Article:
Grains research & development

The Department of Primary Industries and Regional Development has grains research and development connections across Australia and with more than 25 countries worldwide – ranging from collaboration with Japanese flour millers involved with the udon noodle industry through to seeking out barley genes tolerant of acid soils on the Tibetan Plateau and commercialising department-bred lupin varieties for use in the Chilean salmon industry.

These research, development and extension linkages and partnerships underpin the department’s capacity to tackle grains issues of national and regional agricultural importance and deliver profitable management solutions to the state’s 5000 grain producers.

The department is committed to leading and contributing to specific priority areas of research and development through the Grains Industry National Research, Development and Extension (RD&E) Strategy.

The Grains Research and Development Corporation (GRDC) – a national organisation coordinating research and development of behalf of Australian grain growers is a key funder of the department's grain research, development and extension activities.

Major initiatives being undertaken through the GRDC-DPIRD partnership include developing solutions to frost and soil constraints, which together can cost the Western Australian grains industry hundreds of millions of dollars in lost production each year.

Articles

  • Stagonospora nodorum blotch (SNB) is a significant fungal disease of wheat and varieties with suitable resistance would provide an alternative to fungicide applications in maintaining yields under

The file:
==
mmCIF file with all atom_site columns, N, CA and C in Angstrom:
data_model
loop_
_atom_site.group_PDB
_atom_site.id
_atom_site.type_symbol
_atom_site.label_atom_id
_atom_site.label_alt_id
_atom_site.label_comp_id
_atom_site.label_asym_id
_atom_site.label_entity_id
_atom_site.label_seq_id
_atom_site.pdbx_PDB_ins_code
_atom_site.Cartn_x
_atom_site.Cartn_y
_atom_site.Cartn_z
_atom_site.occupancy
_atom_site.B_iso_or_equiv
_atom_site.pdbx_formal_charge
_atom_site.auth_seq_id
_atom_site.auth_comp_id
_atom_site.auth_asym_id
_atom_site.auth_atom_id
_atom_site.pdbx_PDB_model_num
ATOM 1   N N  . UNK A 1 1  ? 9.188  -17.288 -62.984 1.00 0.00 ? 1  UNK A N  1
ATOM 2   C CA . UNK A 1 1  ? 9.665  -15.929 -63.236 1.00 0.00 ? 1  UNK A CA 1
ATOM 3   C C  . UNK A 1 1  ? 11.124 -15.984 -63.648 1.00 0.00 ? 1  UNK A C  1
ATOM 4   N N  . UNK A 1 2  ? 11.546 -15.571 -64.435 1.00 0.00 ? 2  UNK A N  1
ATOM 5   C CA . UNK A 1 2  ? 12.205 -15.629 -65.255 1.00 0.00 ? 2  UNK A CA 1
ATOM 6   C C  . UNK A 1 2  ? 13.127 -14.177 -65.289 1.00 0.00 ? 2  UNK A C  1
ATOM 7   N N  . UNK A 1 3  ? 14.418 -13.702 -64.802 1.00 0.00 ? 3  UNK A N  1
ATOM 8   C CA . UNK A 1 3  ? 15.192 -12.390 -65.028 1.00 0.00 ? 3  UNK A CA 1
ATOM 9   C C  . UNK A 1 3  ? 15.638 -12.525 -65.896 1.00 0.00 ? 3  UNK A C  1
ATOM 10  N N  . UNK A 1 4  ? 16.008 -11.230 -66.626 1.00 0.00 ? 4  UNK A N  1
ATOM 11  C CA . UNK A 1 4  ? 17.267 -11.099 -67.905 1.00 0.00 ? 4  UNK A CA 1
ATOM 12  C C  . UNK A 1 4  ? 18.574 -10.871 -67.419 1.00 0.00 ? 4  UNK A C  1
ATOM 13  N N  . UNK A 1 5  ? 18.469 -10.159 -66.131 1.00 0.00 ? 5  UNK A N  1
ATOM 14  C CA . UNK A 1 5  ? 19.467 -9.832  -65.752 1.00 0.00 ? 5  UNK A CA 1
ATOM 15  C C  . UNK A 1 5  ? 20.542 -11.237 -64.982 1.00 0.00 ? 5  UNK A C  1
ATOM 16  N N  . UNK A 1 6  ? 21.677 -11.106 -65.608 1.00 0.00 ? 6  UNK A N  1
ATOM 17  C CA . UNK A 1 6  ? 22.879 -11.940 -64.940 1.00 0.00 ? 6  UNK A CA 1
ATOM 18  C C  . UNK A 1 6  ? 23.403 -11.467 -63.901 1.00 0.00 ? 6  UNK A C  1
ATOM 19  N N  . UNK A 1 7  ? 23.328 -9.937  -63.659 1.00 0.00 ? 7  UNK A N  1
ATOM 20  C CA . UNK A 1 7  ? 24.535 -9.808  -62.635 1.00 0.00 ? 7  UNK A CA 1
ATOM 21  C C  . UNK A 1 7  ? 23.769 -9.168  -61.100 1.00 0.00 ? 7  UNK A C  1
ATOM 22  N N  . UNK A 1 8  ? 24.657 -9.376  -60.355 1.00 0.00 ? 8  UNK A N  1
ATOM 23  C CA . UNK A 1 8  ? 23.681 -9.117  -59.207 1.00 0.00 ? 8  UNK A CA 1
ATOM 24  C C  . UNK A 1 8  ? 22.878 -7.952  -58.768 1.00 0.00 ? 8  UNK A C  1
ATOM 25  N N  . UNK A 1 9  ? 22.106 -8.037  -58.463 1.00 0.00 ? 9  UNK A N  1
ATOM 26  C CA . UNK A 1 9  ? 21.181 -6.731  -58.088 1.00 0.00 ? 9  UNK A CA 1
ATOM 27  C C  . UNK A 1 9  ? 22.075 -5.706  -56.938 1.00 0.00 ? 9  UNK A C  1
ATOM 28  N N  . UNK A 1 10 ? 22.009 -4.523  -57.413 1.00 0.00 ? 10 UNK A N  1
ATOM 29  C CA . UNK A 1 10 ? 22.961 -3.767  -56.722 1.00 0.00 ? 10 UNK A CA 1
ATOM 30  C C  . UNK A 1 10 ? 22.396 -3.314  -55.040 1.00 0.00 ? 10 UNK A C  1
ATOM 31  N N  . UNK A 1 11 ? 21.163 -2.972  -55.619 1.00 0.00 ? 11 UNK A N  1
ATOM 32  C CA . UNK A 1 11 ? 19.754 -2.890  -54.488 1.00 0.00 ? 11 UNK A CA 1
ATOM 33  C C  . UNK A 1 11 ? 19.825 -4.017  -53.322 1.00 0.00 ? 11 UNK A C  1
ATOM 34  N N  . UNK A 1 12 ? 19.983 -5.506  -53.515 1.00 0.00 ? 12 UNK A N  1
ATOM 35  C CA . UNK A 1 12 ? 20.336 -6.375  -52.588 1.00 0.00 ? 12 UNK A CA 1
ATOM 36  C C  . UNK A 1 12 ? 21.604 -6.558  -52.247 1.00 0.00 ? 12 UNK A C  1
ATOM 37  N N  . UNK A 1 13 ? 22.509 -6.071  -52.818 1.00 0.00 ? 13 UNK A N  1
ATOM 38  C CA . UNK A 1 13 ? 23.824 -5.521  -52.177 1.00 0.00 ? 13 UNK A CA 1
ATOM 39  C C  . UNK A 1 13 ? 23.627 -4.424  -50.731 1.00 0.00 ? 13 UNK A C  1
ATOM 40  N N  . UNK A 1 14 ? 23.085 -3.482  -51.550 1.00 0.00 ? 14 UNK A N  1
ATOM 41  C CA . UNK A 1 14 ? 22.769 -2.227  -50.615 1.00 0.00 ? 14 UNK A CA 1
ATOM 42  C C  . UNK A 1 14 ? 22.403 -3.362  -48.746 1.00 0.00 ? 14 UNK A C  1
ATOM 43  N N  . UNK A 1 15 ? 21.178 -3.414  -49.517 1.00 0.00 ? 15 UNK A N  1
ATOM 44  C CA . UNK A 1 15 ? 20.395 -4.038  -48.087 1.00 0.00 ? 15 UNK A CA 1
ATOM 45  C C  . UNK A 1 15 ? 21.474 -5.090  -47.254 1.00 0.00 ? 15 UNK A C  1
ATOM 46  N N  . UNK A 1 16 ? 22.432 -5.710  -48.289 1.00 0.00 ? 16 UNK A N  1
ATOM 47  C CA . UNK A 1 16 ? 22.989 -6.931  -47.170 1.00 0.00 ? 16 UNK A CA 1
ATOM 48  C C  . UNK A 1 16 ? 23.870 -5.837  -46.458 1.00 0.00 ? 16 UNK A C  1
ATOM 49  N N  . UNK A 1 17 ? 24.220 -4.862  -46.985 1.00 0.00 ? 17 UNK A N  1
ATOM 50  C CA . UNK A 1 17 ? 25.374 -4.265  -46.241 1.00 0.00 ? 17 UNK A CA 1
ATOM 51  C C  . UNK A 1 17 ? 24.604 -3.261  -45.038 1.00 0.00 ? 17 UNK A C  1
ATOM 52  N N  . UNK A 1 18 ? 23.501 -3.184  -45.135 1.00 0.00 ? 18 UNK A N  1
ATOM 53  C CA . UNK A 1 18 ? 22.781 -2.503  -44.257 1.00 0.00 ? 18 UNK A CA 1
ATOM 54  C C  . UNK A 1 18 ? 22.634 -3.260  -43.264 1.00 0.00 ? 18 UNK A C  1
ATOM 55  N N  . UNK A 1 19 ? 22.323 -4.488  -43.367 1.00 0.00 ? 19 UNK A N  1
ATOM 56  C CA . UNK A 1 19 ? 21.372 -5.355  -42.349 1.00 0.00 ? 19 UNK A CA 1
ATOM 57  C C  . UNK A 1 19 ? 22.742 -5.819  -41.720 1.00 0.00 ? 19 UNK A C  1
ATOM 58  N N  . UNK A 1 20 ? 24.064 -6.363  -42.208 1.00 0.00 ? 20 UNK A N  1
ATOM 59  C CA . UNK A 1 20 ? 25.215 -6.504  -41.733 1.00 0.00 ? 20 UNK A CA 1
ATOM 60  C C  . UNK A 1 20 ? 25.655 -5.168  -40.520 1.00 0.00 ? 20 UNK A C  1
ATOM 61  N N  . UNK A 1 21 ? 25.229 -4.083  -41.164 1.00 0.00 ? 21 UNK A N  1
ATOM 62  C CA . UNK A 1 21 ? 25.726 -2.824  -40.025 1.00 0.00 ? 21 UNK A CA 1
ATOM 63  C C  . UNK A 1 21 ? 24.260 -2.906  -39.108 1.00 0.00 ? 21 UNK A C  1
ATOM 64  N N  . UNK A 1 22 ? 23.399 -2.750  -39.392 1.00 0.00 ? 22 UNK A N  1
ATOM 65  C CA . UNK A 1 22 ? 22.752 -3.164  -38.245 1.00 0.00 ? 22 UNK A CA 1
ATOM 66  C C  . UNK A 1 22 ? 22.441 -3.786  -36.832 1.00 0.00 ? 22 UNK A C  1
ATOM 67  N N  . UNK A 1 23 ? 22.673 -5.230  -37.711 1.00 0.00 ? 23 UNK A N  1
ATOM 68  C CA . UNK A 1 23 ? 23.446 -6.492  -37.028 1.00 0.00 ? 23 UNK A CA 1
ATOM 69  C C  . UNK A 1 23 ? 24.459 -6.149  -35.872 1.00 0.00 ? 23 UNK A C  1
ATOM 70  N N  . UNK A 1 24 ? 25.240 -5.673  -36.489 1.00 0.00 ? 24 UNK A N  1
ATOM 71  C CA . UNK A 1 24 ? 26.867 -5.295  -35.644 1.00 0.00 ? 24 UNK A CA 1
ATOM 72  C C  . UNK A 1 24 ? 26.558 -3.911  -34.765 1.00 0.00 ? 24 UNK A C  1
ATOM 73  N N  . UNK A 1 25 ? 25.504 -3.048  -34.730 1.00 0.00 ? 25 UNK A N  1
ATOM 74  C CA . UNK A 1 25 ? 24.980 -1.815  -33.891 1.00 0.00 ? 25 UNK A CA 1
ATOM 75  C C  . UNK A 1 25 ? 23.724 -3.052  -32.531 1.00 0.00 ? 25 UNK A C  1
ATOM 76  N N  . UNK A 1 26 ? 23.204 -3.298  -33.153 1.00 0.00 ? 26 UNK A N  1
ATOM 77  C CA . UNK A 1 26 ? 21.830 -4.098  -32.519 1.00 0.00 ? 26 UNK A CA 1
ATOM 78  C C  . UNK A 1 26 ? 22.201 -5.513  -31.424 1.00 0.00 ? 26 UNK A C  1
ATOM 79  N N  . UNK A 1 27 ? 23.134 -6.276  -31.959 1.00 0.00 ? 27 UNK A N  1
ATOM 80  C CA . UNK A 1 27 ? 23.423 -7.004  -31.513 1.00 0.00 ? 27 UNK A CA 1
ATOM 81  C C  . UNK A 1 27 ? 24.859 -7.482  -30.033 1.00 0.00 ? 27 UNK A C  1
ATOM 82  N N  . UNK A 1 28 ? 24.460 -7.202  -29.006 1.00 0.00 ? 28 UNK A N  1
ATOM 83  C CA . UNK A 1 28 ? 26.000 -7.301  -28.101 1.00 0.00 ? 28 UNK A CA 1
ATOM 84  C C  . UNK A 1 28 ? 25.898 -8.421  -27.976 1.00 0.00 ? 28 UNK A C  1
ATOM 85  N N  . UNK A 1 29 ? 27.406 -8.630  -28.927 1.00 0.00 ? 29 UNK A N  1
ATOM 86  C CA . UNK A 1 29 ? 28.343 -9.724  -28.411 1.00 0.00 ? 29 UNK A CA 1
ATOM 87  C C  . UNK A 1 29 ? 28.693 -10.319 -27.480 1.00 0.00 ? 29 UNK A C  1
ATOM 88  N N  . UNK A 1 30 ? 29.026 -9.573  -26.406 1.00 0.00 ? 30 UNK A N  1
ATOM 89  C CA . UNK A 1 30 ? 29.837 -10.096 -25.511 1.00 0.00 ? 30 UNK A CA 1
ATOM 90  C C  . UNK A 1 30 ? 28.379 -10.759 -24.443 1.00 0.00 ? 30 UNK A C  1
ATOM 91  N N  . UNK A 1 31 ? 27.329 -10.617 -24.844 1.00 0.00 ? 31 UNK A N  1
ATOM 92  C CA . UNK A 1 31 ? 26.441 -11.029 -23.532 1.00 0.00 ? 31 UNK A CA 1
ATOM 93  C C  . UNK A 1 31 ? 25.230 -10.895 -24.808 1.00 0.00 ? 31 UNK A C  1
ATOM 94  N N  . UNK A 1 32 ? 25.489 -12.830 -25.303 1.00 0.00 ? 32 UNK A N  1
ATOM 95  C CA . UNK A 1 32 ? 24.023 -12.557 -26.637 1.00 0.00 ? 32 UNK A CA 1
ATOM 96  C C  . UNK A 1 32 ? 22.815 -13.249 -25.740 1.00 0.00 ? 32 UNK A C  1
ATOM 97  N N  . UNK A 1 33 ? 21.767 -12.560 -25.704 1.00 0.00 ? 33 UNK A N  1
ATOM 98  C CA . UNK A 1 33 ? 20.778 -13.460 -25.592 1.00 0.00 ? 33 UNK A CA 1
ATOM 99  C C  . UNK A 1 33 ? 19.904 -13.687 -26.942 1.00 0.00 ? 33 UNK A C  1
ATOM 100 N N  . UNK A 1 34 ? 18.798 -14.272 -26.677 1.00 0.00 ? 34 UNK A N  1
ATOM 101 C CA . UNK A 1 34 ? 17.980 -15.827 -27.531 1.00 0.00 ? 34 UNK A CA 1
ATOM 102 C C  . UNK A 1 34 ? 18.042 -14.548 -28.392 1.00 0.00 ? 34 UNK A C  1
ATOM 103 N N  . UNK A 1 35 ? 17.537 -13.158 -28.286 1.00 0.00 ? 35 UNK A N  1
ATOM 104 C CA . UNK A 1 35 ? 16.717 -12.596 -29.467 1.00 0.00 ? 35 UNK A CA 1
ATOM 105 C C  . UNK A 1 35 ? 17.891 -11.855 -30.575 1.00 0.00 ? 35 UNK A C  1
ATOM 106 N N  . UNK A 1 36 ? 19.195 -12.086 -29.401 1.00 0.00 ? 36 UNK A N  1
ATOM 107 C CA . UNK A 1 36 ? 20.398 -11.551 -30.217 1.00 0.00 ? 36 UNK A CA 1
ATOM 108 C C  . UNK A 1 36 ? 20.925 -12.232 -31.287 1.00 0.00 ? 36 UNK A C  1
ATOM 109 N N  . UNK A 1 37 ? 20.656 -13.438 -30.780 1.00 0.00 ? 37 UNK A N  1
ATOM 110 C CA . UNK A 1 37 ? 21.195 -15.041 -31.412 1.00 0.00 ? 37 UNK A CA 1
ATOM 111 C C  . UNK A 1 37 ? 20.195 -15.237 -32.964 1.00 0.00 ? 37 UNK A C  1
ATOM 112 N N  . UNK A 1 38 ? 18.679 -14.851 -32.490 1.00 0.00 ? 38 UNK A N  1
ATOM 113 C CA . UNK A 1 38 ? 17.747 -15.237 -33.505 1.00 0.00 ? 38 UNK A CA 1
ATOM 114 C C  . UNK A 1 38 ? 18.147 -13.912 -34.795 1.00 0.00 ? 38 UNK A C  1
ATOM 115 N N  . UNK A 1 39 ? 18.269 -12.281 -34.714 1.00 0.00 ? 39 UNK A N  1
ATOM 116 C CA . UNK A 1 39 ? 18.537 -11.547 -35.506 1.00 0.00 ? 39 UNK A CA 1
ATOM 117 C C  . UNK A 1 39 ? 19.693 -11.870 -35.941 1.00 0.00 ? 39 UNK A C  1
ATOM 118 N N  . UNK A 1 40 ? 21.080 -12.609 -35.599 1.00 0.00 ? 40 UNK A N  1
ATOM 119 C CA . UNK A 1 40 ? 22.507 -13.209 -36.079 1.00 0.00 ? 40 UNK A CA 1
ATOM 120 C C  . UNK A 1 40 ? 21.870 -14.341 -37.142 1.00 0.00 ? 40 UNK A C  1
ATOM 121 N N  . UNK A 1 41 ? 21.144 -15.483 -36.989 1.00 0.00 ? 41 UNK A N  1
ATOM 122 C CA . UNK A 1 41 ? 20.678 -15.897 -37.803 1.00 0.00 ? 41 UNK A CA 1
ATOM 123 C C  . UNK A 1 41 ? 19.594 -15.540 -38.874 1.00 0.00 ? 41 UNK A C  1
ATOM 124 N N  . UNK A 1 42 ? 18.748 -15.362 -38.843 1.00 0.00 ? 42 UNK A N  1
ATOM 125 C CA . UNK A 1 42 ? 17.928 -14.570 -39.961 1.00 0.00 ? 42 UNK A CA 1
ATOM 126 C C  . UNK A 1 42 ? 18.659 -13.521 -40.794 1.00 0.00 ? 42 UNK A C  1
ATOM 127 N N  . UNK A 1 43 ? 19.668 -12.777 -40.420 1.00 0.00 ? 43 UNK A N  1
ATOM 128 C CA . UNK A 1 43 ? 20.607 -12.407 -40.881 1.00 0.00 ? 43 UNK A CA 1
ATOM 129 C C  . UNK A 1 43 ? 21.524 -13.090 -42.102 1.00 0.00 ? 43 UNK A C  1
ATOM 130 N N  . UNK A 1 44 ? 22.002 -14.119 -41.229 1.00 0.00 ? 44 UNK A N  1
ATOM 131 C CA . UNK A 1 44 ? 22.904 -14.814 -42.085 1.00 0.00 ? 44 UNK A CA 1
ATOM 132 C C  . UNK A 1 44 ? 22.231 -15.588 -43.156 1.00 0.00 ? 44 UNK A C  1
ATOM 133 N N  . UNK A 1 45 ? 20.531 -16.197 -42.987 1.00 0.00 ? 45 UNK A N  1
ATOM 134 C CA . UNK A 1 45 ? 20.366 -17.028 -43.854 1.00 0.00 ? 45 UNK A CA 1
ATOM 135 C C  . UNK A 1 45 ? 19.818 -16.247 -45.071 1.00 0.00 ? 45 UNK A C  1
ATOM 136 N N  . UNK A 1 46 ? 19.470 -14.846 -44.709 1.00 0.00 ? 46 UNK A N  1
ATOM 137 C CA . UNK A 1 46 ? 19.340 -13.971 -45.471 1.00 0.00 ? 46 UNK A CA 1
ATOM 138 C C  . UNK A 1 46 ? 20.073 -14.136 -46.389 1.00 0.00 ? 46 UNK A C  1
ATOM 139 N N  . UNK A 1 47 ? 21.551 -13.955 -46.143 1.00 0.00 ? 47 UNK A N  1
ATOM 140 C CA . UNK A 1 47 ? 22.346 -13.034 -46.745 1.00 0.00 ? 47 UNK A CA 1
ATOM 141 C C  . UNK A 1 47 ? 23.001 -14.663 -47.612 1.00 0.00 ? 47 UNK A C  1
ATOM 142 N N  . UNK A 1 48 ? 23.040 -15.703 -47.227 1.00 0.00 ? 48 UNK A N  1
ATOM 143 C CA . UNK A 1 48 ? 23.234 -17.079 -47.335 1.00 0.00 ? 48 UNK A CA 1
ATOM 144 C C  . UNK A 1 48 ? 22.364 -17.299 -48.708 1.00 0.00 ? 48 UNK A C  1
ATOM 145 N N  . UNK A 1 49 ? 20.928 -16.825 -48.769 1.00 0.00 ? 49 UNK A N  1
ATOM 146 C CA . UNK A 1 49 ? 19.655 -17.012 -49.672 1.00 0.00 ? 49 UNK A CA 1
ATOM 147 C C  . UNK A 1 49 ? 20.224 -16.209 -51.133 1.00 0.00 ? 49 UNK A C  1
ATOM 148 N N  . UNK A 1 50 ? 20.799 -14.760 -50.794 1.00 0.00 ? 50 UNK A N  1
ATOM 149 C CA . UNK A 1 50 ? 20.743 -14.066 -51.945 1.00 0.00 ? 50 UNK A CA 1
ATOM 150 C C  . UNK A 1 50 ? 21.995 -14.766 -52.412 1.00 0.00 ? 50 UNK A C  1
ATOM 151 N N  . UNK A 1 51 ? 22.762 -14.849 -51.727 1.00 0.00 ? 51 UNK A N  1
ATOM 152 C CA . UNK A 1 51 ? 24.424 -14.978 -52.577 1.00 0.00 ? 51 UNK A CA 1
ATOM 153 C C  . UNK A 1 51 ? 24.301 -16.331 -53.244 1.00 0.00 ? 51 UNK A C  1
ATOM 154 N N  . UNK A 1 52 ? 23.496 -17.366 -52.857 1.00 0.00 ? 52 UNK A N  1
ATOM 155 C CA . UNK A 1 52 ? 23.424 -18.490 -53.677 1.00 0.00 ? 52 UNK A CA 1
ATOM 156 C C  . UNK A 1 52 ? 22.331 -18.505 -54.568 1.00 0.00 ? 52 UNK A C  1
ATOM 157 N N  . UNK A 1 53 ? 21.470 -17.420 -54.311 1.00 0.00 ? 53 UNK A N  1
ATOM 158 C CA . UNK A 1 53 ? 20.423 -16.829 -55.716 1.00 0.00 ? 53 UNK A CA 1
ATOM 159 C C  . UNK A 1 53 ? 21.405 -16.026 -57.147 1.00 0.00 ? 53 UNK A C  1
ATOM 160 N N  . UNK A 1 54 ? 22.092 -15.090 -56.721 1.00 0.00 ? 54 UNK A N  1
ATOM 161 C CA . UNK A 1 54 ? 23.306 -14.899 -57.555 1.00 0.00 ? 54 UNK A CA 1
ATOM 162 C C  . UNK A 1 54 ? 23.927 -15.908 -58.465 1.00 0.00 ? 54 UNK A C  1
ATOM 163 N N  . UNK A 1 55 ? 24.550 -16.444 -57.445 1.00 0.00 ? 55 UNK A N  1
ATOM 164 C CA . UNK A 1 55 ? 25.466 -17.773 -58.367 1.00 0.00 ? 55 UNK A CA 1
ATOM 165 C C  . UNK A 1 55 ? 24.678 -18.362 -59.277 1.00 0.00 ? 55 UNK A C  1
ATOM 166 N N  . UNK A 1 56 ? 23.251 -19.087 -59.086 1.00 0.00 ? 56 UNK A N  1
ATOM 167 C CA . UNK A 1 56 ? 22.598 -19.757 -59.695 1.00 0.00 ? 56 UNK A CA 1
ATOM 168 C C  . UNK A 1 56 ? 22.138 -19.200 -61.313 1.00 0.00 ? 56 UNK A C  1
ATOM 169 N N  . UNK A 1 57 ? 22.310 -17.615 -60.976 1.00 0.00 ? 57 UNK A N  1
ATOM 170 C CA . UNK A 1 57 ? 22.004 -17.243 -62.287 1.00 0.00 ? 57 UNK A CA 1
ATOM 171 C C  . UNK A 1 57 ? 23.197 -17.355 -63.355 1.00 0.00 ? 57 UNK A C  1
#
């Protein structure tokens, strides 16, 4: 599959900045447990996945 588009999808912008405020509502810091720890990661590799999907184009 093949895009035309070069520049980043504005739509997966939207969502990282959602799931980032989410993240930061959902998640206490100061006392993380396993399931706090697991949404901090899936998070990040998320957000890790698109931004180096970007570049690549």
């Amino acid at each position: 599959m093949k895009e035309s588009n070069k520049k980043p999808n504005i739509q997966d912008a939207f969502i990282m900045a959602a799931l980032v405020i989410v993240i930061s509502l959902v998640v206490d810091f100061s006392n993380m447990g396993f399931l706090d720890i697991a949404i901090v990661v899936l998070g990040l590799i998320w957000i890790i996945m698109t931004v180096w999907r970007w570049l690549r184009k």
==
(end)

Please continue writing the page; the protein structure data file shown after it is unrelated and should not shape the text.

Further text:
• Herbicide resistance is the inherited ability of an individual plant to survive a herbicide application that would kill a normal population of the same species.

  • Western Australia's dynamic grains industry is set to benefit from a $48 million scientific research partnership between DPIRD and GRDC.

  • Seed of Roundup ready (RR) and hybrid varieties can be up to 30 times more expensive than retained seed of open pollinated (OP) triazine tolerant (TT) varieties, so getting the seed rate right is e

  • Frost occurs on clear nights in early spring when the air temperature drops to 2°C or less.

  • Annual ryegrass (Lolium rigidum) is one of the most serious and costly weeds of annual winter cropping systems in southern Australia.

  • Brome grasses (Bromus spp.) are highly competitive weeds, most problematic in wheat crops.

  • Windmill grass (Chloris truncata) is a native species and is the tenth most common summer weed species in the Western Australian wheatbelt.

  • Every grain grower has seen how well weeds grow when they have a blocked seeding tube creating extra-wide row spacing.

  • Silver grass is an annual grass occurring in both cropping and grazing regions across Australia. There are several species, the most common being Vulpia myuros and V. bromoides.

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